Tag Archives: harrison

Awareness to Understanding: Ending the Breast Cancer Confusion

Pinktober_pink_october_breast_cancer_awareness.svgOctober is coming to an end and with it an end to another Breast Cancer Awareness Month. How successful was this 2015 month of pink awareness? Perhaps this year more than most, the results were decidedly mixed.


The message that early detection saves lives was out there in many formats and for this we are grateful.


  • If we have been successful in convincing one more woman that screening for breast cancer with yearly mammography can lead to successful treatment and improved survival, we are grateful.


  • If we have educated women to know their biggest risk for breast cancer is being female and getting older, we are grateful.


  • If the message that 75% of women with a new diagnosis of breast cancer will have no high risk factors has been understood, we are grateful.


We are grateful for the focus this month brings to a subject that touches all of our lives.


Tempering our enthusiasm is the concern that the positive messages of this month may have been overshadowed by confusion- confusion created by the new “guidelines” published by the American Cancer Society.  Did we really gain anything more than confusion from a new conflicting and not universally accepted set of guidelines? Here’s where we stand:


  • We stand by the recommendations of the American College of Radiology and direct you to the site: End the Confusion from the Society of Breast Imaging if you have questions.


  • We recommend annual screening mammography starting at age 40 for all women unless you have high risk factors for which screening may start earlier or include other studies like breast MRI.


  • Please note, the American Cancer Society guidelines also support starting screening at age 40 “if they wish to do so.”  We hope you will all wish to do so in order to save the most lives possible.


  • We recommend screening annually because just as science is not yet able to predict who will develop breast cancer, we are also unable to predict the aggressiveness of the cancer. Some grow rapidly, and we have all as breast imagers seen sizable tumors develop in less than 12 months in women of all ages.


And so, as another Halloween approaches, we are grateful for the spotlight of October on breast cancer. Our dream is that one day soon there will no longer be a need for this month of awareness, that breast cancer will no longer be a threat to women’s – and men’s- lives. Together we can get there!


(Image credit: Pinktober pink october breast cancer awareness” by © Nevit Dilmen. Licensed under CC BY-SA 3.0 via Wikimedia Commons)

Paget’s Disease of the Breast – A Breast Cancer Story

Autumn's Flower free creative commons, by D Sharon Pruitt (Pink Sherbet Photography) via Flickr; Copyright Creative Commons Attribution 2.0 Generic (CC BY 2.0).It is now October (yikes – how did that happen?!?) meaning pumpkins, mums, football and multi-colored piles of leaves on the ground. It also means pink ribbons galore – from the bakery to your favorite makeup and more – pink ribbons are all around.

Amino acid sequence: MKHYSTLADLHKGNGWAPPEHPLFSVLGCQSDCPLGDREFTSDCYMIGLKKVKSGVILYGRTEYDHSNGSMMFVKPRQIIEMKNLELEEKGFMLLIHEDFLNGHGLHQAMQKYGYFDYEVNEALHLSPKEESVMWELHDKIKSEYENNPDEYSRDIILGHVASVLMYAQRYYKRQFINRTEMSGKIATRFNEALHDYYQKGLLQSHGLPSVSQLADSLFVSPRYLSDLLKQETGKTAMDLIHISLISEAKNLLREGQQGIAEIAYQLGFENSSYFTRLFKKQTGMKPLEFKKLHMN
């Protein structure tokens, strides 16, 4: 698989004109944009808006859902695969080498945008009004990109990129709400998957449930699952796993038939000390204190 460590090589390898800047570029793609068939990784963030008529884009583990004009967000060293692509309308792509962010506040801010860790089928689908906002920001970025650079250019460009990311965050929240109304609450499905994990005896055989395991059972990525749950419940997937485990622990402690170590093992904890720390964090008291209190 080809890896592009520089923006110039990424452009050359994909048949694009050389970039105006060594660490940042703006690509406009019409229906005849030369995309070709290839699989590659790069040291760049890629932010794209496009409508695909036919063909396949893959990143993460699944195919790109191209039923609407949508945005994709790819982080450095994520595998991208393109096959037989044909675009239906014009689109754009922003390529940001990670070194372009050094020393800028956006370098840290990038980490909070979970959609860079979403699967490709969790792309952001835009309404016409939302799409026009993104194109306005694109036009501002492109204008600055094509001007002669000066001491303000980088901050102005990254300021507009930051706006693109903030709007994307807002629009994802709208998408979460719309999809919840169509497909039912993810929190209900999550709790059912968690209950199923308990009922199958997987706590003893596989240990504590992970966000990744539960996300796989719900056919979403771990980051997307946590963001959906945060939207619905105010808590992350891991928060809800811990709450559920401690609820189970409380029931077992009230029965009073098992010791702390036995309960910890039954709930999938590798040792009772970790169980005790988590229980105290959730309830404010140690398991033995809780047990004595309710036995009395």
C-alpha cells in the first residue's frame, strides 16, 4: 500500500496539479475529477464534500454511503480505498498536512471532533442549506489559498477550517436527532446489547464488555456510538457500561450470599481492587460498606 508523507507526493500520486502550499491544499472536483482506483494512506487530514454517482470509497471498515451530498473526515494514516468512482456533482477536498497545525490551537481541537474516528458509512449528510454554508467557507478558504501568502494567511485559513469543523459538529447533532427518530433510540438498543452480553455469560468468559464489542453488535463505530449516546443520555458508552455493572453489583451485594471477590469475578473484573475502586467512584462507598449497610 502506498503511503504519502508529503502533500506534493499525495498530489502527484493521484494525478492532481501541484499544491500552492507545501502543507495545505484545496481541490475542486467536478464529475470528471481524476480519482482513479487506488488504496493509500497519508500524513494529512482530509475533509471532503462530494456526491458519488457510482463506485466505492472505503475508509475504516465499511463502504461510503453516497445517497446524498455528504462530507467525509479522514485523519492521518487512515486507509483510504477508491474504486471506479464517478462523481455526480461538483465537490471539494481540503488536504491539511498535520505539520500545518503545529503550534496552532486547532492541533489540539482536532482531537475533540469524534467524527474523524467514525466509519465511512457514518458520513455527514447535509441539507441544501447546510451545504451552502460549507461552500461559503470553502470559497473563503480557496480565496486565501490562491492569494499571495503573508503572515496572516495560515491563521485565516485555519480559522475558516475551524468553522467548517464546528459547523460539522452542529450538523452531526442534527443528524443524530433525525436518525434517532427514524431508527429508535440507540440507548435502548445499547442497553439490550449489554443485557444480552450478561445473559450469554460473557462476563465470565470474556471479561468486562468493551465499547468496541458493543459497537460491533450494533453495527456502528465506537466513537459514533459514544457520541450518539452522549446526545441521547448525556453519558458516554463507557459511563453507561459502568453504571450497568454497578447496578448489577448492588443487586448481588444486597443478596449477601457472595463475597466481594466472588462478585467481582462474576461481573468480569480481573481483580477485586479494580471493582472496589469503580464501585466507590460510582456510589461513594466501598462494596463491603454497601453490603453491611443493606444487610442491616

The statistics on breast cancer are sobering – 1 in 8 women will be diagnosed with breast cancer during her lifetime, and estimates say over 230,000 women and 2300 men will face a new diagnosis of breast cancer this year. It’s easy to be overwhelmed or feel numb when faced with numbers like these and easy to feel pink overload this month. To help keep the focus on the disease and the breast cancer survivor, I’d like to share a story of one such special lady with you.

Ms M. asked to meet with me one day to talk. Ms. M. was diagnosed with Paget’s disease of the breast, and at the time of her diagnosis, the cancer had already spread to the lymph nodes under her arm.  Her reason for wanting to meet with me? She wanted to share her story with others, hoping that her story could spare others some of her pain.

Paget’s disease of the breast is a rare form of breast cancer – about 1-4 % of breast cancers. Paget’s disease is a cancer involving the nipple and adjacent tissue. Tumors are usually present within the breast tissue as well, although may be difficult to find on mammography alone. Many times the underlying cancers are non-invasive, also called ductal carcinoma in situ.

The changes in the nipple range from the dramatic to the subtle. One of the reasons Ms M.’s cancer was not found earlier was the innocent look of the change. She described it as a smooth red bump on her nipple, about the size of a pencil eraser. Bumps on the nipple are common- but this one was new, larger than any others, and did not go away.

So what can Paget’s disease of the nipple look like and what changes should prompt a doctor’s evaluation?

  • The nipple may be red, itchy and/ or scaly.
  • Sometimes the changes may mimic a skin disorder like eczema.
  • Flaky, thickened skin may be seen at or next to the nipple.
  • The nipple may flatten or invert (pucker in).